What was advertised in a colonial American newspaper 250 years ago today?
“He has engaged Two exceeding good Workmen.”
While eighteenth-century artisans frequently promoted their own training and other credentials, relatively few devoted space in their newspaper advertisements to acknowledging the skill and experience of subordinates who worked in their shops. William Faris, a clock- and watchmaker in Annapolis, however, incorporated several employees into the advertisement he placed in the February 22, 1770, edition of the Maryland Gazette. Indeed, he said little about his own contributions to the business in favor of convincing prospective customers that he hired skilled artisans capable of executing their orders.
Faris opened his advertisement by announcing that “he has engaged Two exceeding good Workmen.” He noted that one “has been a Finisher several Years to the celebrated Mr. Allen,” expecting that name to resonate with consumers familiar with clock- and watchmakers. Faris leveraged the reputation of another artisan, perhaps even a competitor, to enhance the standing of his own business. Having competent workmen in the shop allowed Faris to branch out. He informed prospective customers that he also “executes any Orders he may be favoured with for Chair Work,” an endeavor made possible by hiring “a good Workman” who has produced “several Dozens of very neat black Walnut Chairs.”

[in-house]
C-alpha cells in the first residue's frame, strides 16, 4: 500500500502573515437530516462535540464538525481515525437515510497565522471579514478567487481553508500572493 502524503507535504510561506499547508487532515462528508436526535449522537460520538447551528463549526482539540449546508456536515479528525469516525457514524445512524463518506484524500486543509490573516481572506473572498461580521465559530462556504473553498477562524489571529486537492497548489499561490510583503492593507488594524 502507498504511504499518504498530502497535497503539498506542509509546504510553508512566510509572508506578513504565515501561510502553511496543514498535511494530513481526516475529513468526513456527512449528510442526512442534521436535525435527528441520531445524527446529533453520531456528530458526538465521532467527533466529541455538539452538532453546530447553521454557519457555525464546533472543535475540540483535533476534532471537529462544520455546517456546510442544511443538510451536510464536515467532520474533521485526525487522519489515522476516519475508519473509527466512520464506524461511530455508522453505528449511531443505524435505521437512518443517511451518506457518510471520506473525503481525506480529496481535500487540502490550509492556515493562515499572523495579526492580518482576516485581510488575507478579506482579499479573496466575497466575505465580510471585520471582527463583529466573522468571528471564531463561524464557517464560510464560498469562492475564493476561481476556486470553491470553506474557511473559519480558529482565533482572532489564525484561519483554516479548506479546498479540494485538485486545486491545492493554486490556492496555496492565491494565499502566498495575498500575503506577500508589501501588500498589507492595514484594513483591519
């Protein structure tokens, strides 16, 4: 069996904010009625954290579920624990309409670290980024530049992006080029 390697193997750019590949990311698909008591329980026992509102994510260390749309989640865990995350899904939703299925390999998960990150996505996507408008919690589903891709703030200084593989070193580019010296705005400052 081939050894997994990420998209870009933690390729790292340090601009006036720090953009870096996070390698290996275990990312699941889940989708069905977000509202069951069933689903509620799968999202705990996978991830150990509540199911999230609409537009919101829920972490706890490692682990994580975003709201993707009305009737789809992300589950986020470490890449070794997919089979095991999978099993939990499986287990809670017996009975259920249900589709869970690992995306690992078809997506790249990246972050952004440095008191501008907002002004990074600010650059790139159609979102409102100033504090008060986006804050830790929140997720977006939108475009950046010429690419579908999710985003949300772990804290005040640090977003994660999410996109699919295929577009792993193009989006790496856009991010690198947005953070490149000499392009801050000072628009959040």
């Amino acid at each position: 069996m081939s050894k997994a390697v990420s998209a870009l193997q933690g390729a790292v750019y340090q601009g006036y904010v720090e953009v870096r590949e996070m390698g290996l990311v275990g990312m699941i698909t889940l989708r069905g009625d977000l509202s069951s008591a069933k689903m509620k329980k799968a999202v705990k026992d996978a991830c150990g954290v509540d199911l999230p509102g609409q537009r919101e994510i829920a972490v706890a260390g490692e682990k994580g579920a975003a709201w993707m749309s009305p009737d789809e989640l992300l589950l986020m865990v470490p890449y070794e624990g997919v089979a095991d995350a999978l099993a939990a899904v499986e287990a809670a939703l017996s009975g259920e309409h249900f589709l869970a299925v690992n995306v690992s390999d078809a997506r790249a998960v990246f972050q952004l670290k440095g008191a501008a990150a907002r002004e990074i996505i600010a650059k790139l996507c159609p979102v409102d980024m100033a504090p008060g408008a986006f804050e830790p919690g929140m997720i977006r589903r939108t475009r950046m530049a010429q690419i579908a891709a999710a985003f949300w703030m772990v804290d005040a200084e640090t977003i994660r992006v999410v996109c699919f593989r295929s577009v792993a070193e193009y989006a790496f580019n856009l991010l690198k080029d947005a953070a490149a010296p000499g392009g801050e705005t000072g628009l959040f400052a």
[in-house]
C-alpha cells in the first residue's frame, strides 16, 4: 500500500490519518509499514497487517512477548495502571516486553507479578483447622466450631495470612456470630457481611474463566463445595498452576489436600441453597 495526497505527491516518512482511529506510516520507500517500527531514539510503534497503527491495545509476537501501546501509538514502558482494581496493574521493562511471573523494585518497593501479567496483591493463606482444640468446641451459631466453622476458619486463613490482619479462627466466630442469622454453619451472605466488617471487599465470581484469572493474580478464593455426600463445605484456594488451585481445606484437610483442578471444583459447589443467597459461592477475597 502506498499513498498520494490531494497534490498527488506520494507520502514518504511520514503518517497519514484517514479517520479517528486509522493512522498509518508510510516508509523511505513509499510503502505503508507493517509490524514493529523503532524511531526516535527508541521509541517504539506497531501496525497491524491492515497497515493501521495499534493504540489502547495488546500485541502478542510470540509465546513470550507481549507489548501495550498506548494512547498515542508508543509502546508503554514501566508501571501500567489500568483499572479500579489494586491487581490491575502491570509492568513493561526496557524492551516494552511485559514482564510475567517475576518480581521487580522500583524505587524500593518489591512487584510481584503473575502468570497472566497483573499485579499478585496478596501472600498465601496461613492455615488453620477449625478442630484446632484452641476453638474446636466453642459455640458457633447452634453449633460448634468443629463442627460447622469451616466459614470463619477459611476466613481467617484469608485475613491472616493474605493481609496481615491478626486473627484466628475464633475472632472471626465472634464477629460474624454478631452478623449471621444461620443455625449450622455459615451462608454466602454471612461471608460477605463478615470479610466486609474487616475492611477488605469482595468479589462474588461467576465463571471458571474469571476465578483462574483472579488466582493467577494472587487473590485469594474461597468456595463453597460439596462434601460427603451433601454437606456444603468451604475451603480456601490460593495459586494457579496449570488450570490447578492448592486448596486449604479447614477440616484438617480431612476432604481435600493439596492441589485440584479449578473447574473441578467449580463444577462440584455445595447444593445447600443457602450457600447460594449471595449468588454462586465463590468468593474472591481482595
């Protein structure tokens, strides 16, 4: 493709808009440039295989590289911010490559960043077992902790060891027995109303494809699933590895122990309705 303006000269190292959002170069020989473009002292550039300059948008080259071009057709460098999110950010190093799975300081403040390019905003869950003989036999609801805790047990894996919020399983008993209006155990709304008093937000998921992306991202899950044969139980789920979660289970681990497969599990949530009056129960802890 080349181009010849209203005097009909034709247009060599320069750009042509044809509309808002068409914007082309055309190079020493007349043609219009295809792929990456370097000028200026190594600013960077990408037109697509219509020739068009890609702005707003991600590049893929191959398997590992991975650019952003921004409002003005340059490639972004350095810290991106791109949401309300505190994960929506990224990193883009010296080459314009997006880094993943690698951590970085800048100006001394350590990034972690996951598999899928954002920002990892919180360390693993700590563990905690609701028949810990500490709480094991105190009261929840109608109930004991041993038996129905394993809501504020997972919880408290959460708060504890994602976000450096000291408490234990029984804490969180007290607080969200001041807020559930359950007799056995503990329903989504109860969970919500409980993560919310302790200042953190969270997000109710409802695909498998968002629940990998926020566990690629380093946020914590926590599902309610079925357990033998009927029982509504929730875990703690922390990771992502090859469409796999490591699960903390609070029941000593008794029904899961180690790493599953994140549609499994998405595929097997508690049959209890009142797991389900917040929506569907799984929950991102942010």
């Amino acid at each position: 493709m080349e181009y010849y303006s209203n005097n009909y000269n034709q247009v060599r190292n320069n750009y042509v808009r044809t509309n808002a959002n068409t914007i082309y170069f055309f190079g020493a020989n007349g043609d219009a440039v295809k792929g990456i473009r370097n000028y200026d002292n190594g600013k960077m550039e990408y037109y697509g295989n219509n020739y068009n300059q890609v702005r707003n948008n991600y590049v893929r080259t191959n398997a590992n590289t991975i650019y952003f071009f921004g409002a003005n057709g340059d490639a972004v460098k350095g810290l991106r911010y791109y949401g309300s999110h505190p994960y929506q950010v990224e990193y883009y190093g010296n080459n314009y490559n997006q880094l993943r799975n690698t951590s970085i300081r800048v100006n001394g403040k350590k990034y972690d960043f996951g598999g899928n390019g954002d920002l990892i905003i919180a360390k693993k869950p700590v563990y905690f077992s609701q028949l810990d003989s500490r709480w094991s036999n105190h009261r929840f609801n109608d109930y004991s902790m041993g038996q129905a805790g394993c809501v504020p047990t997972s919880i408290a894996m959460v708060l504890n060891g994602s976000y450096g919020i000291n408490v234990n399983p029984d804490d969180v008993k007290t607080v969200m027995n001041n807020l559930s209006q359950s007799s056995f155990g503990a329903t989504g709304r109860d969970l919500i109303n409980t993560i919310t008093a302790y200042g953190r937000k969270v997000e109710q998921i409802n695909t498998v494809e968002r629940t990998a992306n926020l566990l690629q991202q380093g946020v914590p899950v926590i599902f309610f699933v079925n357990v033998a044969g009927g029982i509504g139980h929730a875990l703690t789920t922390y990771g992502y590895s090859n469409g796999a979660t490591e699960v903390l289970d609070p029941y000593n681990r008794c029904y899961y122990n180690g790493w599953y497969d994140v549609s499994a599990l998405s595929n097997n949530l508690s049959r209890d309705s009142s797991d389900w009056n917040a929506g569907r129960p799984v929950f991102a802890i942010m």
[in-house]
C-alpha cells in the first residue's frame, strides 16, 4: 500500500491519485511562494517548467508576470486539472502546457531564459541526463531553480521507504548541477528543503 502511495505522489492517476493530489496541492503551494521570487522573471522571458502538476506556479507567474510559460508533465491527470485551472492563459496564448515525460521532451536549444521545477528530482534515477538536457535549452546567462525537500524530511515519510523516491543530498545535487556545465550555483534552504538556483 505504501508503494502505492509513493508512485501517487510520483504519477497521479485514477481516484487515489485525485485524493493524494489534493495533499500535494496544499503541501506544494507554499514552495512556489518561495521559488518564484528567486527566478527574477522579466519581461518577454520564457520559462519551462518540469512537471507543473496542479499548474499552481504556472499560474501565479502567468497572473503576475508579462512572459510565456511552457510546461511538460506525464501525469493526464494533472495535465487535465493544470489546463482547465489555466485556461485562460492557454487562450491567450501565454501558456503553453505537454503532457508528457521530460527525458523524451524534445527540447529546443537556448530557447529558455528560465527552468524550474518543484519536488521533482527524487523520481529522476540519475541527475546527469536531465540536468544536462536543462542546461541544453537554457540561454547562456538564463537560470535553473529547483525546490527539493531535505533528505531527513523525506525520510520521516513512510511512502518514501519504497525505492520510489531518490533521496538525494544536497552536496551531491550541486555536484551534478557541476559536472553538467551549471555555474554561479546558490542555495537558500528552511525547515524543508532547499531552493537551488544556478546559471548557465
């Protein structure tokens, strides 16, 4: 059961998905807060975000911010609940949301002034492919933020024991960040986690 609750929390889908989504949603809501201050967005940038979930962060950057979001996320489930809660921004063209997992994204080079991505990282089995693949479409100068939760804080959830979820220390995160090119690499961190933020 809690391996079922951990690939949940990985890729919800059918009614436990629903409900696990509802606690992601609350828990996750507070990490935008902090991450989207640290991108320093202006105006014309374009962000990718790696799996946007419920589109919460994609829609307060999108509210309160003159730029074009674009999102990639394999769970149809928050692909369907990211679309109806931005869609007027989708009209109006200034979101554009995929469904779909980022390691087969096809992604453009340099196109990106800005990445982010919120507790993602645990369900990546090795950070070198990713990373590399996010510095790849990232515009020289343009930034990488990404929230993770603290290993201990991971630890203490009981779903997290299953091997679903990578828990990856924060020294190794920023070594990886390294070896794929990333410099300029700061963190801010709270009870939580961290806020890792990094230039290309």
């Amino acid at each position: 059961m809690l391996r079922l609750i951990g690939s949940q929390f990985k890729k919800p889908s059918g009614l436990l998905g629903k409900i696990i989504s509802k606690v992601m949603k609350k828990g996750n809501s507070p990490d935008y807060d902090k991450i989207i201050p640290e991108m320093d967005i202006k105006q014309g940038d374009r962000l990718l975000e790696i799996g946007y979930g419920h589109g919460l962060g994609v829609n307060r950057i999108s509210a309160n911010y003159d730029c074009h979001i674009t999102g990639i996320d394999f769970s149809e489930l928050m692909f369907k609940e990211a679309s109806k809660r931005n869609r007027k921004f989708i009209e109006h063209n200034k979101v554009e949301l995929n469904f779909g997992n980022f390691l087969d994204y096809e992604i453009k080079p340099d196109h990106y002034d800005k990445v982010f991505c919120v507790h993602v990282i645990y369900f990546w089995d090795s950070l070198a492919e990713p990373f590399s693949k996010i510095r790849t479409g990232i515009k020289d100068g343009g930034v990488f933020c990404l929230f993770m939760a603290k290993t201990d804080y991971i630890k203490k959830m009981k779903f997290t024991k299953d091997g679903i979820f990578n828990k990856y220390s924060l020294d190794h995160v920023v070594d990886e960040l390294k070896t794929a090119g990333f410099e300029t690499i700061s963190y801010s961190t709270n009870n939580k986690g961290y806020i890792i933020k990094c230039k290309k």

In the midst of acquainting the public with his skilled staff, Faris also noted, though briefly, that “he still carries on” activities closely aligned with making clocks and watches. He pursued the “Gold, Silversmiths and Jewellers Businesses,” doing that work “in the neatest and Best Manner.” His own skill and experience made him qualified to assess the abilities of the workmen he employed. By listing the several tradesmen who worked alongside him, Faris conjured images of a busy and bustling shop, one where customers could depend on the proprietor having sufficient assistance to see to their orders “faithfully” and “with the utmost Dispatch.” At the same time, Faris assured them that they did not have to worry about inferior work undertaken by those he employed. He vouched for their skill and experience. Many colonial artisans disguised labor done by others in their shops when they advertised, but Faris sought to mobilize his workmen to his advantage when wooing prospective customers.